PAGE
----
Oh joy, the savior of community journalism has arrived here in the Twin Cities. We now have Patch! “Hyper local” media will never be the same.
What’s Patch? It’s the parent name of a billion local websites being rolled out across the United States by AOL. You remember AOL, don’t you? AOL was the way we connected to the Internet 10 years ago. Nobody dials up AOL from a home phone any more, so AOL quickly became a footnote in Internet evolution.
But not so fast, AOL somehow determined the best way to make a name for itself 10 years later is to fund thousands of city-specific websites. Basically the Patch websites are local media outlets. There’s no television station or newspaper, just a website to host Patch’s hyper local journalism.
Don't be fooled into thinking Patch has reinvented the wheel. It hasn't. Patch is doing the same thing newspapers, radio stations, magazines and television stations have been doing for centuries, they’re simply delivering their product via the Internet.
Hyper local is a fancy was of saying community journalism. It sounds impressive and cutting edge, but it’s just another way of saying we don’t cover the state, nation or world, we cover your city, just as a newspaper does.
In an era when newspapers and broadcast outlets are stretched thin and hemorrhaging advertising revenue, it’s hard to imagine a truckload of community news sites are going to be financially viable. Newspapers have been giving away their news content for years via the Internet, and earning a fraction of the advertising revenue they use to because of it.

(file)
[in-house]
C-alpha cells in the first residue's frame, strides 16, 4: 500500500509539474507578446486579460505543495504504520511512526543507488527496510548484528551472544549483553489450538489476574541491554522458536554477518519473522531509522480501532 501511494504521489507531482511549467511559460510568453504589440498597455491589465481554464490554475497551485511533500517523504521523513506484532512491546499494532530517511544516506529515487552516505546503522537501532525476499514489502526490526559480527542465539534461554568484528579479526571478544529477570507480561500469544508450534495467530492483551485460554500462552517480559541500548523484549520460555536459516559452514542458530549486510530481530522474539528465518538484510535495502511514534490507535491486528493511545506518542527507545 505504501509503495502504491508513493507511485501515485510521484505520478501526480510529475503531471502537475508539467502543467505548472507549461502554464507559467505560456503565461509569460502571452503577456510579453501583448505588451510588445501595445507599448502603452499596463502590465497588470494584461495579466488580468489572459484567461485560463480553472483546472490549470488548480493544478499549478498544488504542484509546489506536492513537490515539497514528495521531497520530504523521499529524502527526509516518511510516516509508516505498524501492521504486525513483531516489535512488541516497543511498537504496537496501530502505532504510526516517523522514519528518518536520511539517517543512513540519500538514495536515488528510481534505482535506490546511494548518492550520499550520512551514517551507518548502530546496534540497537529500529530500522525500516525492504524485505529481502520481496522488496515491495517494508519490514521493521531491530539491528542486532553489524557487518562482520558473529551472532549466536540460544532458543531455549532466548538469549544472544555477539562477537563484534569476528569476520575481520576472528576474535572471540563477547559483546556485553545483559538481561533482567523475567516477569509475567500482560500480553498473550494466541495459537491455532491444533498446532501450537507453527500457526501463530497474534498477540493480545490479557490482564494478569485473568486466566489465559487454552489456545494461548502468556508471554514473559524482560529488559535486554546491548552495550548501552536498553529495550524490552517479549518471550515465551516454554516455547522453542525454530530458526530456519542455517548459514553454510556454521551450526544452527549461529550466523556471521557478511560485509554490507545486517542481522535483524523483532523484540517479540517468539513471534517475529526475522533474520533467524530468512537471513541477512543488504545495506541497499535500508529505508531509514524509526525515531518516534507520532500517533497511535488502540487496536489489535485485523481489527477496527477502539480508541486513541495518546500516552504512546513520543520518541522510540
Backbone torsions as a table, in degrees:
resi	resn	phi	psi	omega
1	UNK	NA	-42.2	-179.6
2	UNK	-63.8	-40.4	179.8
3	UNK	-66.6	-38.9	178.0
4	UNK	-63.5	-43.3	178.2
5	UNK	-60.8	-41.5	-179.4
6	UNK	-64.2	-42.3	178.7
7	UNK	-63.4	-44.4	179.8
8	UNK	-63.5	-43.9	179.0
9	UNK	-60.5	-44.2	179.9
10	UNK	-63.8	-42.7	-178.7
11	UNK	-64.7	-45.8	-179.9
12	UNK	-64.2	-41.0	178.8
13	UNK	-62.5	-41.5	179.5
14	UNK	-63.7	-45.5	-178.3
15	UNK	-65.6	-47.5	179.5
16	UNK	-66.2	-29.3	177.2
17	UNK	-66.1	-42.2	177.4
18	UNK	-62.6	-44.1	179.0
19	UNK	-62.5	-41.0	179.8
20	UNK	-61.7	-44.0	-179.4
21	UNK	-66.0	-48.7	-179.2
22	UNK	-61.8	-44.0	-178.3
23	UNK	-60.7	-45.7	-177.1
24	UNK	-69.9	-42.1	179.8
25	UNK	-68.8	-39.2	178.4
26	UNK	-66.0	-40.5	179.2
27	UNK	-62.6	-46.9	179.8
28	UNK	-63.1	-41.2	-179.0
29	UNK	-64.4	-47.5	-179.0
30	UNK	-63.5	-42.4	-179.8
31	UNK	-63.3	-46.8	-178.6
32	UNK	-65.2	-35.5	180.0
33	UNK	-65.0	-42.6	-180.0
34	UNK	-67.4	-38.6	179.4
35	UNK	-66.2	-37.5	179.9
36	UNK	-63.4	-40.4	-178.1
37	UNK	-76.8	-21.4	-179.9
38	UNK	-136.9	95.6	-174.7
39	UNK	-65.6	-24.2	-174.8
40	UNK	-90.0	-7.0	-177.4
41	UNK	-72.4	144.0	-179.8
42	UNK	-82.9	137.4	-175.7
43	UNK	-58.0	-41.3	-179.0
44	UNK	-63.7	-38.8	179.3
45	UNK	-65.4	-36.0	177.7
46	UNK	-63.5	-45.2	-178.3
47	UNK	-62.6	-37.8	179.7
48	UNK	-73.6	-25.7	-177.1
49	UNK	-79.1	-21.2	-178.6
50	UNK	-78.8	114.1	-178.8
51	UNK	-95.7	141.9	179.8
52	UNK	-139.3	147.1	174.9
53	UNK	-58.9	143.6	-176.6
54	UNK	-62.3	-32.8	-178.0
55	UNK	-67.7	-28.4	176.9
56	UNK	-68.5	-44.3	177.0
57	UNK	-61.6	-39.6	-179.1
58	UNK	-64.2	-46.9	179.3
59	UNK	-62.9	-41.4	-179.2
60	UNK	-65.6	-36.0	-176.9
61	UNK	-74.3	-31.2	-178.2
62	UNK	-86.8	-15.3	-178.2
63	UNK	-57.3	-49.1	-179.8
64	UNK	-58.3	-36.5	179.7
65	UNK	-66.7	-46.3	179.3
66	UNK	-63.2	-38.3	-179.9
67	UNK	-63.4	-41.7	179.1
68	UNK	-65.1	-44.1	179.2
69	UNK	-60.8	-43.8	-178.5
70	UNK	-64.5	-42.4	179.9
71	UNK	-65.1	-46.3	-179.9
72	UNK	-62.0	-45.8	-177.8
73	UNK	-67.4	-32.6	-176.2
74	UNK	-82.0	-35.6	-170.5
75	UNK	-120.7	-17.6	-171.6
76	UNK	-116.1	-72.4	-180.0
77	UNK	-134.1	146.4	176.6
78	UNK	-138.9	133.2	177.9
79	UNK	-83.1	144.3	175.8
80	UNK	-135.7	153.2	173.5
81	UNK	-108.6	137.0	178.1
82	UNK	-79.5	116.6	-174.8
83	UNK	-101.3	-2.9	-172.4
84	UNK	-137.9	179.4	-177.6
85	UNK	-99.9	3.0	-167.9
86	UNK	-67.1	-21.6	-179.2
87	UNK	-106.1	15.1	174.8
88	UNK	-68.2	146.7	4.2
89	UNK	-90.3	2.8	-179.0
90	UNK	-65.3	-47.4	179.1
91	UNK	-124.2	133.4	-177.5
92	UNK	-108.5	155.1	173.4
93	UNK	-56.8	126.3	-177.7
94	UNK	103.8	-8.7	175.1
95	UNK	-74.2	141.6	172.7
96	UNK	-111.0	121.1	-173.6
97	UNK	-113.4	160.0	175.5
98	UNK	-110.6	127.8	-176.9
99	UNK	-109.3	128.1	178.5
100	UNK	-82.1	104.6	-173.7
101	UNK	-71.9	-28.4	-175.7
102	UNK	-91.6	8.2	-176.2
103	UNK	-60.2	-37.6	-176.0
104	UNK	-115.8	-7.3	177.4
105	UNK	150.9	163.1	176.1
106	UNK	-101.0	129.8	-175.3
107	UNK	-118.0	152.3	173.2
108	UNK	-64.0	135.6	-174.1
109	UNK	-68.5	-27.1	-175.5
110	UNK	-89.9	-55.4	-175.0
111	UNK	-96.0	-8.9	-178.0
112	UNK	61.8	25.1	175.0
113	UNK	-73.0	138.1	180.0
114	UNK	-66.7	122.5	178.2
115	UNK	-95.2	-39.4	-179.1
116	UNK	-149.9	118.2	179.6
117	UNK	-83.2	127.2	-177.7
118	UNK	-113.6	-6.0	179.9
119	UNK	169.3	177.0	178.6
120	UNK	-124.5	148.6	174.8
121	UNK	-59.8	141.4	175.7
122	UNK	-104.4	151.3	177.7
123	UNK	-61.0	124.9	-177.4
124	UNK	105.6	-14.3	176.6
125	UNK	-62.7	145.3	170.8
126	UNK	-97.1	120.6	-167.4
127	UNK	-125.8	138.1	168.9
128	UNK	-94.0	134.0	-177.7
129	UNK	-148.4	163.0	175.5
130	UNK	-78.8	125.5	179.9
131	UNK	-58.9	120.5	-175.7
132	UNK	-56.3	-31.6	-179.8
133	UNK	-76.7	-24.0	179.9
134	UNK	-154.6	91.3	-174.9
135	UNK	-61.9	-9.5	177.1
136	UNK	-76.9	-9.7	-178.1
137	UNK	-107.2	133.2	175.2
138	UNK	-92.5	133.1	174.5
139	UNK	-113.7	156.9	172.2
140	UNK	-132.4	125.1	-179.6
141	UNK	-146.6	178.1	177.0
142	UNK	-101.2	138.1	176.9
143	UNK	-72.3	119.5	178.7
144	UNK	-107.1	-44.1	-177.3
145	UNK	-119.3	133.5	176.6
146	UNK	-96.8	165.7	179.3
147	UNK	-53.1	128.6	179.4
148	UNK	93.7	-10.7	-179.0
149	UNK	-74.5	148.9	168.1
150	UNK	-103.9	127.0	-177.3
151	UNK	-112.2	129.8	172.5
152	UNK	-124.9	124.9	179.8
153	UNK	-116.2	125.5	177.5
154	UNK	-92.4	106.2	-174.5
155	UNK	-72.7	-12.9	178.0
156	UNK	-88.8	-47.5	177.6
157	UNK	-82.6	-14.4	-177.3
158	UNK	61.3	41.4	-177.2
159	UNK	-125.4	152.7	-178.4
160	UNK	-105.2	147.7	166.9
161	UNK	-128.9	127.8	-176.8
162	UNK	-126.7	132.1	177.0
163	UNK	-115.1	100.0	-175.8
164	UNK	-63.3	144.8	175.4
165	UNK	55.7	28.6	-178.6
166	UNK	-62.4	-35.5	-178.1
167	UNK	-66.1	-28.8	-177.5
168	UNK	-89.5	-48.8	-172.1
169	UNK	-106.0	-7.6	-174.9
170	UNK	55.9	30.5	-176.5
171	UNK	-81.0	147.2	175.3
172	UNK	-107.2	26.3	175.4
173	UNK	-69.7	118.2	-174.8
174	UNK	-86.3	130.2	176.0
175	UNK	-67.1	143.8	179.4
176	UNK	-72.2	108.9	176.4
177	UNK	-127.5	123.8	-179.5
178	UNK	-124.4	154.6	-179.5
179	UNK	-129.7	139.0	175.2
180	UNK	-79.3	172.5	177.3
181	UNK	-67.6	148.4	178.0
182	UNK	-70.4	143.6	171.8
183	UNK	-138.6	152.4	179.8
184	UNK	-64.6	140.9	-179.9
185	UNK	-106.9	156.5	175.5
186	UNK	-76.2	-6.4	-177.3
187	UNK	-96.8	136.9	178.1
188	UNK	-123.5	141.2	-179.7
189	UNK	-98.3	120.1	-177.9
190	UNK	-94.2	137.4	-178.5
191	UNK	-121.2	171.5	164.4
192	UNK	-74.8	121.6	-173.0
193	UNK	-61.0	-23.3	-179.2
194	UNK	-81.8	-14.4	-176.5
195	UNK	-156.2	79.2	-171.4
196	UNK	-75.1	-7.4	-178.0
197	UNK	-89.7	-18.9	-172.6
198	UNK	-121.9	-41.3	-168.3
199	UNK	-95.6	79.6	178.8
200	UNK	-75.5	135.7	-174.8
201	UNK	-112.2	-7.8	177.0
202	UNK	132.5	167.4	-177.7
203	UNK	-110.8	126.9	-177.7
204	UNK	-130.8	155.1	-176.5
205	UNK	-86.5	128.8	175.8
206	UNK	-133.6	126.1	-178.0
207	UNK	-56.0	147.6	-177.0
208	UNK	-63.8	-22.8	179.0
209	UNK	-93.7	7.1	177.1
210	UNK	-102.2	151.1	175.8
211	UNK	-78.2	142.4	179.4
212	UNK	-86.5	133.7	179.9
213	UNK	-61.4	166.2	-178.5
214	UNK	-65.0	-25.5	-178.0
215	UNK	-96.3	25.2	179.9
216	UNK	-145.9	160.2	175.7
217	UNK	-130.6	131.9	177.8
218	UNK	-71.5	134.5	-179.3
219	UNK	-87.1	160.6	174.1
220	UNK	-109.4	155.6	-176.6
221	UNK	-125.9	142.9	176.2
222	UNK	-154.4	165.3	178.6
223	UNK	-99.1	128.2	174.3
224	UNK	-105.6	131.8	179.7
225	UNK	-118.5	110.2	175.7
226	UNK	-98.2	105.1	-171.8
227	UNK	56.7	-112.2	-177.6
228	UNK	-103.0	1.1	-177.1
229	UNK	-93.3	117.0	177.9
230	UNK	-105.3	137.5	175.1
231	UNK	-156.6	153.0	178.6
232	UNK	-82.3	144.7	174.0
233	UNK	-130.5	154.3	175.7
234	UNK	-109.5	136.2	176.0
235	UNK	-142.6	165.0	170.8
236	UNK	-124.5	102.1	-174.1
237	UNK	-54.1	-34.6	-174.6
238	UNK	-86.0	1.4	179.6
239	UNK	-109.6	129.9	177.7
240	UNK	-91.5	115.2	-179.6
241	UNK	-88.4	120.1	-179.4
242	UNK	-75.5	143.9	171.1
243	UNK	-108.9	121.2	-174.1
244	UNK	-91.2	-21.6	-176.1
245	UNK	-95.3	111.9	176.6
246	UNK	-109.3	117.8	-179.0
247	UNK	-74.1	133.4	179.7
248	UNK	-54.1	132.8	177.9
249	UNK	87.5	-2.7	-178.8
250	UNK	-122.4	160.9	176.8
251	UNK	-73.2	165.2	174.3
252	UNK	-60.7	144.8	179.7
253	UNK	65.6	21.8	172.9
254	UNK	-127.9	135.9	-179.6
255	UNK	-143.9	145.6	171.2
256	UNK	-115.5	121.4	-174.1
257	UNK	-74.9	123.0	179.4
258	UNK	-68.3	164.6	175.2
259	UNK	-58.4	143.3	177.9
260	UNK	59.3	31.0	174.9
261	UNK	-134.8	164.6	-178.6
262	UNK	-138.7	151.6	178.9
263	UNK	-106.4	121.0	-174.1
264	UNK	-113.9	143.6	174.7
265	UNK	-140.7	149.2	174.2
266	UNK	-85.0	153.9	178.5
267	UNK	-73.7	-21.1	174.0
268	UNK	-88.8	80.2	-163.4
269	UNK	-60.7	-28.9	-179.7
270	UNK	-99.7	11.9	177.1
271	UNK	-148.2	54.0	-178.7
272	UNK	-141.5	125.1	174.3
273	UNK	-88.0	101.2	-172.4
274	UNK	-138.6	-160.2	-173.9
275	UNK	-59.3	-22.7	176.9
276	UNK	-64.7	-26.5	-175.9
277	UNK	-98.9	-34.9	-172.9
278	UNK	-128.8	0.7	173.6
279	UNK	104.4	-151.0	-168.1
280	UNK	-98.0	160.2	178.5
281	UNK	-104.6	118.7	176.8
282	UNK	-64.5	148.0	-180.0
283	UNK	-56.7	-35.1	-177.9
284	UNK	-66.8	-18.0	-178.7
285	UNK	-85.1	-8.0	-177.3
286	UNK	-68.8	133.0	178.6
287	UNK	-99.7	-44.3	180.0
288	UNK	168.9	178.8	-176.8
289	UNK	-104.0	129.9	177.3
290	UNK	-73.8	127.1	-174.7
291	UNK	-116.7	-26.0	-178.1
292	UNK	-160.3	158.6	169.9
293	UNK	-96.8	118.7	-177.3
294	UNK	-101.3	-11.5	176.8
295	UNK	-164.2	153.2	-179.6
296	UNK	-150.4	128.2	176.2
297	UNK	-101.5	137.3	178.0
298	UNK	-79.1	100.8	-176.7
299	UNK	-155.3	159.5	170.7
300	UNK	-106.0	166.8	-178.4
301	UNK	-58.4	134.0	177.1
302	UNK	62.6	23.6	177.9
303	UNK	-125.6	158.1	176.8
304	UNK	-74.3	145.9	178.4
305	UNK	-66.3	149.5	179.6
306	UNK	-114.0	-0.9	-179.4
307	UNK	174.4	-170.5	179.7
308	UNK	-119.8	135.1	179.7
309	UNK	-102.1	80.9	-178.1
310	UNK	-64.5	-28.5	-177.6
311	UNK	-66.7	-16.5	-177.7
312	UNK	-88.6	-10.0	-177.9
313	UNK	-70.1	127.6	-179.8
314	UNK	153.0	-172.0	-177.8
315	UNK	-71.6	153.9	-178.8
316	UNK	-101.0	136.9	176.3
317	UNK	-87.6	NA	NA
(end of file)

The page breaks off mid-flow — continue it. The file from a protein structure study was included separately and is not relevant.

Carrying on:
People don’t read want ads when they want to buy a car or a house, they go online to shop. Newspapers have tried to capture that web traffic through their websites, but they were a little late to the party, a variety of online destinations have already filled the online niches.
And I can’t say that I blame the realtors and car dealers of the world for nearly abandoning traditional media. Why spend money on an expensive ad in a Sunday newspaper (and believe me, it’s expensive) when you can dump that money into an up-to-the-minute website with your current inventory? Once Internet access went from being a luxury to a necessity in American homes, newspapers quickly found their delivery model – dead trees – out of favor.
I have no idea how Patch intends to turn a profit. They plan to hire dozens of journalists to chronicle happenings in every community they stake a claim to. And they're paying decent wages for people who are basically newspaper reporters who pimp their content via Twitter and Facebook. Each reporter is issued equipment for the job, (a laptop, digital camera and police scanner are among the goodies you're issued, I think.) And there's a freelance budget to help pay for high school sports stories and other content the one-man show in each community cannot produce. Add in the cost of management for each region, and a sales staff to sell ads for each site, and there's a lot of overhead for a business that isn't selling a product, memberships or subscriptions.
It's fascinating to watch Patch try to convince people they want to spend their free time reading community news through the Internet. I'm skeptical, I doubt Patch will succeed. But nobody has tried to set up a nationwide community news network as ambitious as Patch. Perhaps they're breaking ground, just as eBay, Netflix and MySpace did.
But if I was betting $1,000 on whether or not Patch will succeed, I'd bet against it.